Intense storms in Israel. Is this a supercell?

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Apr 8, 2004
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Jerusalem, Israel
Hello everyone,

In the last 24 hours intense thunderstorms developed in Israel as a result of a classic meeting between the tropical-nature surface Red Sea trough and a cold upper-level European trough. The storms had intense lightning, reaching a bolt a second and even more, for quite a long time. Ben-Gurion airport recorded 60 mm of rain in 40 minutes, which is around twice the October average. Hail up to 3 cm was recorded in some places.

Now to my question. Is this Cb a supercell? Note the striations. I cannot tell whether the cloud rotated or not. Does such a formation always indicate cloud rotation or is it inconclusive? In any case this storm was highly electric and for some time had 2-3 bolts per second.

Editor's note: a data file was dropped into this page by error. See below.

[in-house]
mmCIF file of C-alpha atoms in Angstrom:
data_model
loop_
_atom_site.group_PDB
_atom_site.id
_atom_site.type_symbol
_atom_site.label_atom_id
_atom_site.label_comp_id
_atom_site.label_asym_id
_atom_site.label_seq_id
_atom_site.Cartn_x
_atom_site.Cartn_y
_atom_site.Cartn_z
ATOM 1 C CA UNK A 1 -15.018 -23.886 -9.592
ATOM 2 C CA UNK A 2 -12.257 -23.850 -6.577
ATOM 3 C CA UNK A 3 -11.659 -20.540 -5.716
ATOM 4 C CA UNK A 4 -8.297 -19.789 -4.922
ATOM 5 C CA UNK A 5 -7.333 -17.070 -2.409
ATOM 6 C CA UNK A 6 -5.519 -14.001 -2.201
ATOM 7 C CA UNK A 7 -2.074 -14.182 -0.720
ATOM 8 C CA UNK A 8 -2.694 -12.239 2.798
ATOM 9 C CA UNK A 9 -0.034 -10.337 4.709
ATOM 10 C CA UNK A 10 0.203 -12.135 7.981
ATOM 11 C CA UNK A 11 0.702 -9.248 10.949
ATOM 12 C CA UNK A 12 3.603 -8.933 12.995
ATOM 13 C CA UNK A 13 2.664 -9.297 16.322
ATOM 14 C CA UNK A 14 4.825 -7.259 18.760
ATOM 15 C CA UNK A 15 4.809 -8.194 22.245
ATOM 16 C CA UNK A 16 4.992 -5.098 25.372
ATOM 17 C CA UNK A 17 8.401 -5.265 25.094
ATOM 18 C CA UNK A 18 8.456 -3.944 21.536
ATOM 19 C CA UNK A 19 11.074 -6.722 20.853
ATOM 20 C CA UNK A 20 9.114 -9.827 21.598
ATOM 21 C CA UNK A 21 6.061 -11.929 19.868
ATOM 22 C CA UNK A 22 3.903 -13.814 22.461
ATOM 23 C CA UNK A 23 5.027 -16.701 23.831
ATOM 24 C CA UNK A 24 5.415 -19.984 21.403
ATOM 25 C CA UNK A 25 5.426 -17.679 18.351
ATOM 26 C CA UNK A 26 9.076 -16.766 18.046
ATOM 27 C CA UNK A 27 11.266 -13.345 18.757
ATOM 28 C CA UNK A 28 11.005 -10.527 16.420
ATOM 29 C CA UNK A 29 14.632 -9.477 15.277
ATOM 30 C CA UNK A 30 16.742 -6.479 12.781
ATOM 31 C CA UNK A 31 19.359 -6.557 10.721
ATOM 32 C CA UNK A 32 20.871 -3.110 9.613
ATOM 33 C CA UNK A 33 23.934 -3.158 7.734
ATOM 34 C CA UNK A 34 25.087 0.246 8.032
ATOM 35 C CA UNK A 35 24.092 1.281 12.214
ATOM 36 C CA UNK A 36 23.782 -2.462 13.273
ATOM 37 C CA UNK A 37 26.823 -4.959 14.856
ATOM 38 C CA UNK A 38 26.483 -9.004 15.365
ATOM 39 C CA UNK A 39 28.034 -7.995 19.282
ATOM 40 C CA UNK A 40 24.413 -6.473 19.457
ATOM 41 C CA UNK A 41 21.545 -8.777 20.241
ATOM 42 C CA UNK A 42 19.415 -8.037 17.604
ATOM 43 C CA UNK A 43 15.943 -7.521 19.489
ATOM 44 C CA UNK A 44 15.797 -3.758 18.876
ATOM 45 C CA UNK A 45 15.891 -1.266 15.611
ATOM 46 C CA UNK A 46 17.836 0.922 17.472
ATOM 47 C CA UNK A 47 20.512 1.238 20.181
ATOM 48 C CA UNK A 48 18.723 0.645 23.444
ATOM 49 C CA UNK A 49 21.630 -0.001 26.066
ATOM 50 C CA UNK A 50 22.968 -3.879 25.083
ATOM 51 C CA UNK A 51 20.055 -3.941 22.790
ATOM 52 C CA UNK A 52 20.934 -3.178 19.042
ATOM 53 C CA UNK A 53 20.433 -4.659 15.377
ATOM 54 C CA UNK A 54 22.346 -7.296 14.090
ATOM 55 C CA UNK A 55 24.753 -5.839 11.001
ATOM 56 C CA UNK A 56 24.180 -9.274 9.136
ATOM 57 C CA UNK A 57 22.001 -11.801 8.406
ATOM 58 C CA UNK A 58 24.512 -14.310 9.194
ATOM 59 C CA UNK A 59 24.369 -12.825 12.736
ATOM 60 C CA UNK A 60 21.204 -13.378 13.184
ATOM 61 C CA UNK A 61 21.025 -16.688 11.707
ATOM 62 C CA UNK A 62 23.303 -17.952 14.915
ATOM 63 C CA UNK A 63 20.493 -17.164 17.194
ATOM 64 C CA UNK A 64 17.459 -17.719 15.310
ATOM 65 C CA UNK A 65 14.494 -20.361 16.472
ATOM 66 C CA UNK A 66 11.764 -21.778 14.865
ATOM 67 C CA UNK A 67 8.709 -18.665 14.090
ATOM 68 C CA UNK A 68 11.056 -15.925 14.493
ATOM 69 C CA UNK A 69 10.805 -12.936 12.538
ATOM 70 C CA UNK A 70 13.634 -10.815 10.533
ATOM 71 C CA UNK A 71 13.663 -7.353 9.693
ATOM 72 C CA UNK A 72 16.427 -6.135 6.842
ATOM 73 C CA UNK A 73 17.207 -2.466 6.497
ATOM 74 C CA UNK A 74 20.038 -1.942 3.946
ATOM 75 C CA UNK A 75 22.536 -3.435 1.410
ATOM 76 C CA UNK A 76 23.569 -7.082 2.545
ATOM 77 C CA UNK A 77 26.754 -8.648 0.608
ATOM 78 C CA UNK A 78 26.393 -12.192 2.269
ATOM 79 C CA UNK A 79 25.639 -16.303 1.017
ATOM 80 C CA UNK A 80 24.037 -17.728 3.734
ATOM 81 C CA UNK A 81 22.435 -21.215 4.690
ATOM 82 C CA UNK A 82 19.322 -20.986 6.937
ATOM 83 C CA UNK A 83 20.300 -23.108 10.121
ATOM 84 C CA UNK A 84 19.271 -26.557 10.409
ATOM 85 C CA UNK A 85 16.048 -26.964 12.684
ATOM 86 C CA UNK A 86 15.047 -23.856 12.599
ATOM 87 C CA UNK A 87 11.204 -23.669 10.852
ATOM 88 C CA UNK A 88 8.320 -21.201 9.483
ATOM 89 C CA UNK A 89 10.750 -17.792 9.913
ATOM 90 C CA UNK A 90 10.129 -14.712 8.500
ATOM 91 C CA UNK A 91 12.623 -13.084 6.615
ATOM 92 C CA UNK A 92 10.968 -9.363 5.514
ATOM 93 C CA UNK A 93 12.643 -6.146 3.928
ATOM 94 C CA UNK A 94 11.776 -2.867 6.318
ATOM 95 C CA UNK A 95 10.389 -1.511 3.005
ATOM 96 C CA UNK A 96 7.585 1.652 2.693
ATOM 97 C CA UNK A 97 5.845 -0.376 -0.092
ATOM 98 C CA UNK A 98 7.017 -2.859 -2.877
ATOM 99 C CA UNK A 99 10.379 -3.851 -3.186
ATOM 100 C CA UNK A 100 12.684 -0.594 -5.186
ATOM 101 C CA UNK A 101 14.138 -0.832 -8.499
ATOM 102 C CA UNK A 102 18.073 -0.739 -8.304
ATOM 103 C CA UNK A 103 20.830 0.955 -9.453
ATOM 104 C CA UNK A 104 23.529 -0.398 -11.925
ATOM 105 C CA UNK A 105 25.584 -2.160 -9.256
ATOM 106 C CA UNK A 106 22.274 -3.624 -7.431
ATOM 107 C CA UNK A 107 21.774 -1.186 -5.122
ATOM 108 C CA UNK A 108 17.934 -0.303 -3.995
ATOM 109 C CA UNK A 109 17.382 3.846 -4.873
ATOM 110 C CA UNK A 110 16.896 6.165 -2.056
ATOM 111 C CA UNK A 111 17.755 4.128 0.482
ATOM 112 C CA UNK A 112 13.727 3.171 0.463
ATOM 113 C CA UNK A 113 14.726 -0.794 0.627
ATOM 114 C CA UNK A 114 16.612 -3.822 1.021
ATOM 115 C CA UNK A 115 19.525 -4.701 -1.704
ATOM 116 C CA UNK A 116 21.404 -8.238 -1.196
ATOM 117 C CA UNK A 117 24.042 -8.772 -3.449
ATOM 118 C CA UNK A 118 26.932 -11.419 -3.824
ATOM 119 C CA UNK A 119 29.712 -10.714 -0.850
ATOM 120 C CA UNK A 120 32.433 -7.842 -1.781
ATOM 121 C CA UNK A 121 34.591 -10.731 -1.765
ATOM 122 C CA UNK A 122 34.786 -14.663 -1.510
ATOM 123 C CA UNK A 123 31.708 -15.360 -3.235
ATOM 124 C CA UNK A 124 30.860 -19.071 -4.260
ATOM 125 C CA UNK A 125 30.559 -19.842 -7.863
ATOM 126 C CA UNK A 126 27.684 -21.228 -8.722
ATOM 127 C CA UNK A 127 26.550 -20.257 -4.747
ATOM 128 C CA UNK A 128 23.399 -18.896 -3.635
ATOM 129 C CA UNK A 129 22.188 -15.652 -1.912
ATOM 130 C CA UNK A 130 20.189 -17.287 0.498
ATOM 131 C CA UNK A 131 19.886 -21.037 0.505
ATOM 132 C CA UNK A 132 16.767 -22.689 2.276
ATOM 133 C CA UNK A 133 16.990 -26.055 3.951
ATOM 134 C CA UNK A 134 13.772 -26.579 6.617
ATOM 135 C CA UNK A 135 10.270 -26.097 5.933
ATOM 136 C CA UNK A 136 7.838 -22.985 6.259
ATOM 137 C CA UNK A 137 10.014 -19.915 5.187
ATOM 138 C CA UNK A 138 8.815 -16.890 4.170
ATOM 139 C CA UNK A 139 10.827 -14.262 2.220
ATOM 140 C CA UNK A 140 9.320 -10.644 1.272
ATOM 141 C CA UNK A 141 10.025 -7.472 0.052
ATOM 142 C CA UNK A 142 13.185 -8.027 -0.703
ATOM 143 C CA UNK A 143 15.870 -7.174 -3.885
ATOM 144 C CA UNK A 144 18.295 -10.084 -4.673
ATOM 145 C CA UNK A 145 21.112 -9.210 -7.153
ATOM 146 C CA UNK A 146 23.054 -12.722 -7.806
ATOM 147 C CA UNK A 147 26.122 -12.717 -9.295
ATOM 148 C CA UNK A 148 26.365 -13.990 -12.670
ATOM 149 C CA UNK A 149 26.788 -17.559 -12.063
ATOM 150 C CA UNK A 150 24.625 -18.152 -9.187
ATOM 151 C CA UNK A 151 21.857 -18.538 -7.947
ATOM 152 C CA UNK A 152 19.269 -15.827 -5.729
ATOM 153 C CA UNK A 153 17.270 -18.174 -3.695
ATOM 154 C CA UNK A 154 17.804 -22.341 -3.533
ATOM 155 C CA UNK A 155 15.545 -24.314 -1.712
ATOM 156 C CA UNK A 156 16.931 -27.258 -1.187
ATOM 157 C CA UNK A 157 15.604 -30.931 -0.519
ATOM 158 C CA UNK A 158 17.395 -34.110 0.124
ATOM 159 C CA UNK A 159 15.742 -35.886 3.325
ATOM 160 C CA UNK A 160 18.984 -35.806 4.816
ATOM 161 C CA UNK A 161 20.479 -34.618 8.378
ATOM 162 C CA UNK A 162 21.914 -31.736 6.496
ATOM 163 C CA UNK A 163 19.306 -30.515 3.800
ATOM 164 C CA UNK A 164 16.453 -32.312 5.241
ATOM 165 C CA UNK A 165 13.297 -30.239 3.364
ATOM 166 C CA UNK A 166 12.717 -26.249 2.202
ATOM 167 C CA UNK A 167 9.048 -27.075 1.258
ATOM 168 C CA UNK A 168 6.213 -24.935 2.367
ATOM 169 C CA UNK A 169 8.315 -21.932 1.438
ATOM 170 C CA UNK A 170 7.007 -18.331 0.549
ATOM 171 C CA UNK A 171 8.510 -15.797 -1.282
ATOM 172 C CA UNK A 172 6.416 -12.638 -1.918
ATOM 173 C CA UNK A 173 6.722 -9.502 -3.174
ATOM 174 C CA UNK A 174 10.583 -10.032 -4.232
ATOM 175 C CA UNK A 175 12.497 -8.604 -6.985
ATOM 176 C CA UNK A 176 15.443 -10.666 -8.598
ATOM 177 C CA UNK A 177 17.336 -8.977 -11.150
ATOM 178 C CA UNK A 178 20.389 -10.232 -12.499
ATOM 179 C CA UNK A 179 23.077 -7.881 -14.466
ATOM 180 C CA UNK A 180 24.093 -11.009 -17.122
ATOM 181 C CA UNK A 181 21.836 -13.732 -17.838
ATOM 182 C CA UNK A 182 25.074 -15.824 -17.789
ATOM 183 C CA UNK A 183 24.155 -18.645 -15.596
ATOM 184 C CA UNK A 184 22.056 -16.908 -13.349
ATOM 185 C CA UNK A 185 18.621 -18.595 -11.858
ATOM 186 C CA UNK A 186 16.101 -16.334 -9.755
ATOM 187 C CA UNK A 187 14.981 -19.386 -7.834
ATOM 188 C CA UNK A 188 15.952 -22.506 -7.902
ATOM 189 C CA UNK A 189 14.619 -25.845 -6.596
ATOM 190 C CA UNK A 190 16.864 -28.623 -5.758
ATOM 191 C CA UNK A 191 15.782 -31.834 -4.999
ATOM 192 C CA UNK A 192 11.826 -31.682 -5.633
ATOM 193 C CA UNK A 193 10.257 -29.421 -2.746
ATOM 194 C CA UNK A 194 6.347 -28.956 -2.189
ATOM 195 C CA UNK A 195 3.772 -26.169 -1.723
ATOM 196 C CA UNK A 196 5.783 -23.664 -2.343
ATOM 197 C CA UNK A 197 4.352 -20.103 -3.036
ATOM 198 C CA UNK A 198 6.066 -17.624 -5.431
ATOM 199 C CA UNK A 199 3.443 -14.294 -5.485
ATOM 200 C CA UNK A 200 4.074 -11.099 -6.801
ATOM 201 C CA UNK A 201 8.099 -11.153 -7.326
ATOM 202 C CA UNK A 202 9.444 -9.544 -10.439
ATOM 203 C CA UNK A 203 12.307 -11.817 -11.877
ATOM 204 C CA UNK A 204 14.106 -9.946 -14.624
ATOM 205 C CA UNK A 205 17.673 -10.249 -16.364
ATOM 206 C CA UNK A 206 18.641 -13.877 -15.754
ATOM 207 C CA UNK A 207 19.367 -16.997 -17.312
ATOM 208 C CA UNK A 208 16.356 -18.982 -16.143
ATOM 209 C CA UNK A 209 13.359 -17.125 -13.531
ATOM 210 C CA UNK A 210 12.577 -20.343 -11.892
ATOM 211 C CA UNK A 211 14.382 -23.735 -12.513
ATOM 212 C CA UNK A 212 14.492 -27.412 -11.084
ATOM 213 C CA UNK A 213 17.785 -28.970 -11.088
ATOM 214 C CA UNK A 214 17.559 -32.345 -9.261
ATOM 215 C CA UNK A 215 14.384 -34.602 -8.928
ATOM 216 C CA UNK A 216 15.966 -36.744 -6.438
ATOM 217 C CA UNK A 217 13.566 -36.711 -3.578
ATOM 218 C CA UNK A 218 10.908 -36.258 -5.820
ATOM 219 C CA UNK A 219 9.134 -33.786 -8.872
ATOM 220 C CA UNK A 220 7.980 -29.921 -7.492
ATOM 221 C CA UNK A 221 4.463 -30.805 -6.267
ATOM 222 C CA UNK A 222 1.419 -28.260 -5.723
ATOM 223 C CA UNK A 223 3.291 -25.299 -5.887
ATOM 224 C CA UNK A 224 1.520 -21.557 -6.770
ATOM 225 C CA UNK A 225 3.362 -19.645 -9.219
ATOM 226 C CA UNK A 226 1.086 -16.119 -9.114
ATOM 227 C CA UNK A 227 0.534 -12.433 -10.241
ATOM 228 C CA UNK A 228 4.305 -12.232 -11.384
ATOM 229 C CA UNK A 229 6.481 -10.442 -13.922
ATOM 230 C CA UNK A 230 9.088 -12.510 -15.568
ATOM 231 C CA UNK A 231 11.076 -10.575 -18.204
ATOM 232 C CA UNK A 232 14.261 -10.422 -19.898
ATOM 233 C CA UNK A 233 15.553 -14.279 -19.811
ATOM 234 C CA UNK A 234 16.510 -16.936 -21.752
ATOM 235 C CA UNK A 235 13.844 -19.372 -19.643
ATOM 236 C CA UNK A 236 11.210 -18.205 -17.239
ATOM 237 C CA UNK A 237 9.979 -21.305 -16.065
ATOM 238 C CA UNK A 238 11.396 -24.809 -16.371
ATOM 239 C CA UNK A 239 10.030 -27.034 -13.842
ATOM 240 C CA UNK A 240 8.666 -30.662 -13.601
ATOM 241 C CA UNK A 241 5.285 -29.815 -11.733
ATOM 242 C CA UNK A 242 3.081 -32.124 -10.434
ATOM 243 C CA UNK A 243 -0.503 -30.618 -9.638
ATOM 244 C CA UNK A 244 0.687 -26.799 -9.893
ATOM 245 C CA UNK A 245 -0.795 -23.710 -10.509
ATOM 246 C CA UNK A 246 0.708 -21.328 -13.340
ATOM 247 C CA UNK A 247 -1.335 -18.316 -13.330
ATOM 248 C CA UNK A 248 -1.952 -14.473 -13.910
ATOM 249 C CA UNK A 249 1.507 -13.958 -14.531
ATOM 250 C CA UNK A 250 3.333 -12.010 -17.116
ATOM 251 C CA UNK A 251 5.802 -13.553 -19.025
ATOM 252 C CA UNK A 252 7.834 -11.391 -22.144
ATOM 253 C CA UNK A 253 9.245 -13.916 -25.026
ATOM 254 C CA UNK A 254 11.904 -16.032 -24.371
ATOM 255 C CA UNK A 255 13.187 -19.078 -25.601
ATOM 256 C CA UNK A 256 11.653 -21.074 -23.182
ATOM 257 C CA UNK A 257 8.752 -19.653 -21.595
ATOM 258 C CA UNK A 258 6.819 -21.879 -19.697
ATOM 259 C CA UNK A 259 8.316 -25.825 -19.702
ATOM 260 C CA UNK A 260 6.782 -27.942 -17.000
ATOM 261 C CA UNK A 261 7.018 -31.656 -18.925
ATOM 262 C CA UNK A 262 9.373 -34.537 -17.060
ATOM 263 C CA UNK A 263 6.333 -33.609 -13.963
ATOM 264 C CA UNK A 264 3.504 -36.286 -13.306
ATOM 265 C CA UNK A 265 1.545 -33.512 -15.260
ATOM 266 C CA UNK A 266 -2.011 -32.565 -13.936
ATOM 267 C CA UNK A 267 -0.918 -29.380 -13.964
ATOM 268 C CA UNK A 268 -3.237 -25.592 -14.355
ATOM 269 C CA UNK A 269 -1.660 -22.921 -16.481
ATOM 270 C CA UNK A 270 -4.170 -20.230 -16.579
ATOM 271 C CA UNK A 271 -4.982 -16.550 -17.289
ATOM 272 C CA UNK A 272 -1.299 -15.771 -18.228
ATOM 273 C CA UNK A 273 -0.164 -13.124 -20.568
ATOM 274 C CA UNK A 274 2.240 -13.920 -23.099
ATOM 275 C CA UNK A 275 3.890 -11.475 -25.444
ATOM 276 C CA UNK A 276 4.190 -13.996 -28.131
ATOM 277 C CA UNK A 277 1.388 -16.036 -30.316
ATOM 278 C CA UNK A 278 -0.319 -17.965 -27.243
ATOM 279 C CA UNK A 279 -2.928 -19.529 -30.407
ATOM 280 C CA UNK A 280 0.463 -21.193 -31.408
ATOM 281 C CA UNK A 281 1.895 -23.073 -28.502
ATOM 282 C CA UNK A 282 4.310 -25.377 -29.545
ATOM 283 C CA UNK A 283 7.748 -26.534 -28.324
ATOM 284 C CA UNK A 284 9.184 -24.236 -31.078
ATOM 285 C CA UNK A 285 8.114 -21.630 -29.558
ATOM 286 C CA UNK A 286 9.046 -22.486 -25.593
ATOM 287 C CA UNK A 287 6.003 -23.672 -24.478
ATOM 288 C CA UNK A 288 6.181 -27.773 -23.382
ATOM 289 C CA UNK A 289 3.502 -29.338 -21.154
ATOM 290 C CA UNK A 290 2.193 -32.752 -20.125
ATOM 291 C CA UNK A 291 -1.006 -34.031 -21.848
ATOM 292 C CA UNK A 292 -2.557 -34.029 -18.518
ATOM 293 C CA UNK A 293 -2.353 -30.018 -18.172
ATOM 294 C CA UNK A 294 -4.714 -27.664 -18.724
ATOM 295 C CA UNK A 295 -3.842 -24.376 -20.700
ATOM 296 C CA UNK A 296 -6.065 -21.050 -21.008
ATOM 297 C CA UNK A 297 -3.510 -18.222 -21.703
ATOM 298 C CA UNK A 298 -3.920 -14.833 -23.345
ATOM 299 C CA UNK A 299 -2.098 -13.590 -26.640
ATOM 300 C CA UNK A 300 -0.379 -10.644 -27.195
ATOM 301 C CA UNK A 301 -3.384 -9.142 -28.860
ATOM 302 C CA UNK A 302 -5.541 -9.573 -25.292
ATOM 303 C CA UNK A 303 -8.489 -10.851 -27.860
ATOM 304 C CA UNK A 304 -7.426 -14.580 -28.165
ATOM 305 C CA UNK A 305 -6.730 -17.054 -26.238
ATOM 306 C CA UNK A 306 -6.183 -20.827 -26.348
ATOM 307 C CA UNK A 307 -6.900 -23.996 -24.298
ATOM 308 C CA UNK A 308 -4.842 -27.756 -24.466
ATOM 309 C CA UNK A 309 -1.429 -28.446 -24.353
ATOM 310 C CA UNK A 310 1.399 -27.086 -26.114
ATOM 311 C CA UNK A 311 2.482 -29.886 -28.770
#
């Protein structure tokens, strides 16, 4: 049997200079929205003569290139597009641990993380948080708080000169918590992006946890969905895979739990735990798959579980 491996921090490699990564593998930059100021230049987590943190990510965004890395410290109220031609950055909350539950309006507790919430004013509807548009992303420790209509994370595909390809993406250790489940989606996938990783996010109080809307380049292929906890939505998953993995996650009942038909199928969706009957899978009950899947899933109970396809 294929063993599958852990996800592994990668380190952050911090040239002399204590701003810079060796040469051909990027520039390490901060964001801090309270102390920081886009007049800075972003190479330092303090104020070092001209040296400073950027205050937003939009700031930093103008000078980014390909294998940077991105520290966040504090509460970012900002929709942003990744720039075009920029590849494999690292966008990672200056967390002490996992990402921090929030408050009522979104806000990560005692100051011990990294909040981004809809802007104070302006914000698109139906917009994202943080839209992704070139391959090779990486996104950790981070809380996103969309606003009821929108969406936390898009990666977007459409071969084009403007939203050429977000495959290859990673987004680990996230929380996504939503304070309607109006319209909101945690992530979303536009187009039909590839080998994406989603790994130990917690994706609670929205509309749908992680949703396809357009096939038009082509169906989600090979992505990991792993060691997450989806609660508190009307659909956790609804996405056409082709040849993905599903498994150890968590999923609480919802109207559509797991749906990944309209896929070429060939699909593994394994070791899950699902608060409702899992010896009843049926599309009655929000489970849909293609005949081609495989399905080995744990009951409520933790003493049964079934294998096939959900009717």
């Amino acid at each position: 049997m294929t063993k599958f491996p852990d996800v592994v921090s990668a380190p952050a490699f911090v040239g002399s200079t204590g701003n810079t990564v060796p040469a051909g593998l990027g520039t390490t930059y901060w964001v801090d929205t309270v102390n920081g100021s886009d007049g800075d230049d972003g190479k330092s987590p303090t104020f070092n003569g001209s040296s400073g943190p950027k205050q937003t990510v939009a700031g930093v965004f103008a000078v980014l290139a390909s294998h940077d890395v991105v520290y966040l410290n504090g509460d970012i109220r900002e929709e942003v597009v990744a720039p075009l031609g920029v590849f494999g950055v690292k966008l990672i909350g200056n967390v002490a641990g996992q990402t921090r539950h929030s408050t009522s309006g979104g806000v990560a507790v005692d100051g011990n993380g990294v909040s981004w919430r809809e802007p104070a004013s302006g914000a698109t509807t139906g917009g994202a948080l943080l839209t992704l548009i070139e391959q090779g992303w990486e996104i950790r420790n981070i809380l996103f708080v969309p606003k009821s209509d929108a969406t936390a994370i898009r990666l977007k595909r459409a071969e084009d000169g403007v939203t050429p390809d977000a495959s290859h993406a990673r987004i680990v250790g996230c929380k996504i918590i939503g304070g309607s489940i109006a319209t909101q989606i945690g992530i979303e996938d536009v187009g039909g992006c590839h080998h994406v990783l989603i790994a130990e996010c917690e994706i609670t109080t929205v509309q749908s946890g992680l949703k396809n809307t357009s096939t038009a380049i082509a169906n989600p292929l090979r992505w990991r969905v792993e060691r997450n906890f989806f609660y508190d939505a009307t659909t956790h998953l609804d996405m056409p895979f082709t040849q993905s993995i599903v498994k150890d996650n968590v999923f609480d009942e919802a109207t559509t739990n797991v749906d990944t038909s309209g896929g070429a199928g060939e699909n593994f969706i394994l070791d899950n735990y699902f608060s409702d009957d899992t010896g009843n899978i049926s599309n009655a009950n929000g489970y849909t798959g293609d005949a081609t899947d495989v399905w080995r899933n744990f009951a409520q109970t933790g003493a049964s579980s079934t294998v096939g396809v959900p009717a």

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(photographed by Shay Agam)

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(previous 3 photographed by Yaniv Riz)
 
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Generally, striations indicate rotation, but I will not say that the clouds were rotating based solely on the striations. A radar image from the event would be helpful, as would video.

It would be considered a severe storm in the US with hail of that size.

If the storm was rotating, then yes, it was a supercell.